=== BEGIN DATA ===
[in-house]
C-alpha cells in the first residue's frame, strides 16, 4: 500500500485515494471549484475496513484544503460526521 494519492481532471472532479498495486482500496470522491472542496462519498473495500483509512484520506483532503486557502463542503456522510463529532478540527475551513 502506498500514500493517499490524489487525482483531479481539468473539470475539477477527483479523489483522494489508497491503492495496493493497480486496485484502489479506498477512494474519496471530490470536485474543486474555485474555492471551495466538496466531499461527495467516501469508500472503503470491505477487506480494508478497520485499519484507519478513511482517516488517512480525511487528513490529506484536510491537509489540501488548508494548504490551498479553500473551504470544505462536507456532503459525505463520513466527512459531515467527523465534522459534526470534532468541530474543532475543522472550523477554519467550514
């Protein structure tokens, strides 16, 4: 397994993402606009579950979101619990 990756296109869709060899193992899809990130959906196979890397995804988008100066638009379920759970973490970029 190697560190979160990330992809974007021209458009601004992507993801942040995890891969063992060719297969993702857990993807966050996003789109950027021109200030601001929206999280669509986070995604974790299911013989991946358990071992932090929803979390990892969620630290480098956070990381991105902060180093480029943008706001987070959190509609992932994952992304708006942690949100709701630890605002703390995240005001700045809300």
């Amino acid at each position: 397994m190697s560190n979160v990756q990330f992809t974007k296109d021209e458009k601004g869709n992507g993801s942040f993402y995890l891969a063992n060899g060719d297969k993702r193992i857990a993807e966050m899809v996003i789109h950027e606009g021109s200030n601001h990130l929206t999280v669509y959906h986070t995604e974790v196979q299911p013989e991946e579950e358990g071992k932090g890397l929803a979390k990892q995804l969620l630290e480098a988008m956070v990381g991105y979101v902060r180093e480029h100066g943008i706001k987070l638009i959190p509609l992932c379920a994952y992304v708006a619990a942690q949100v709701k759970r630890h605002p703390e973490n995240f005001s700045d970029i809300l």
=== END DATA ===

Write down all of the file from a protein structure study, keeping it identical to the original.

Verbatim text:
[in-house]
C-alpha cells in the first residue's frame, strides 16, 4: 500500500485515494471549484475496513484544503460526521 494519492481532471472532479498495486482500496470522491472542496462519498473495500483509512484520506483532503486557502463542503456522510463529532478540527475551513 502506498500514500493517499490524489487525482483531479481539468473539470475539477477527483479523489483522494489508497491503492495496493493497480486496485484502489479506498477512494474519496471530490470536485474543486474555485474555492471551495466538496466531499461527495467516501469508500472503503470491505477487506480494508478497520485499519484507519478513511482517516488517512480525511487528513490529506484536510491537509489540501488548508494548504490551498479553500473551504470544505462536507456532503459525505463520513466527512459531515467527523465534522459534526470534532468541530474543532475543522472550523477554519467550514
């Protein structure tokens, strides 16, 4: 397994993402606009579950979101619990 990756296109869709060899193992899809990130959906196979890397995804988008100066638009379920759970973490970029 190697560190979160990330992809974007021209458009601004992507993801942040995890891969063992060719297969993702857990993807966050996003789109950027021109200030601001929206999280669509986070995604974790299911013989991946358990071992932090929803979390990892969620630290480098956070990381991105902060180093480029943008706001987070959190509609992932994952992304708006942690949100709701630890605002703390995240005001700045809300």
């Amino acid at each position: 397994m190697s560190n979160v990756q990330f992809t974007k296109d021209e458009k601004g869709n992507g993801s942040f993402y995890l891969a063992n060899g060719d297969k993702r193992i857990a993807e966050m899809v996003i789109h950027e606009g021109s200030n601001h990130l929206t999280v669509y959906h986070t995604e974790v196979q299911p013989e991946e579950e358990g071992k932090g890397l929803a979390k990892q995804l969620l630290e480098a988008m956070v990381g991105y979101v902060r180093e480029h100066g943008i706001k987070l638009i959190p509609l992932c379920a994952y992304v708006a619990a942690q949100v709701k759970r630890h605002p703390e973490n995240f005001s700045d970029i809300l």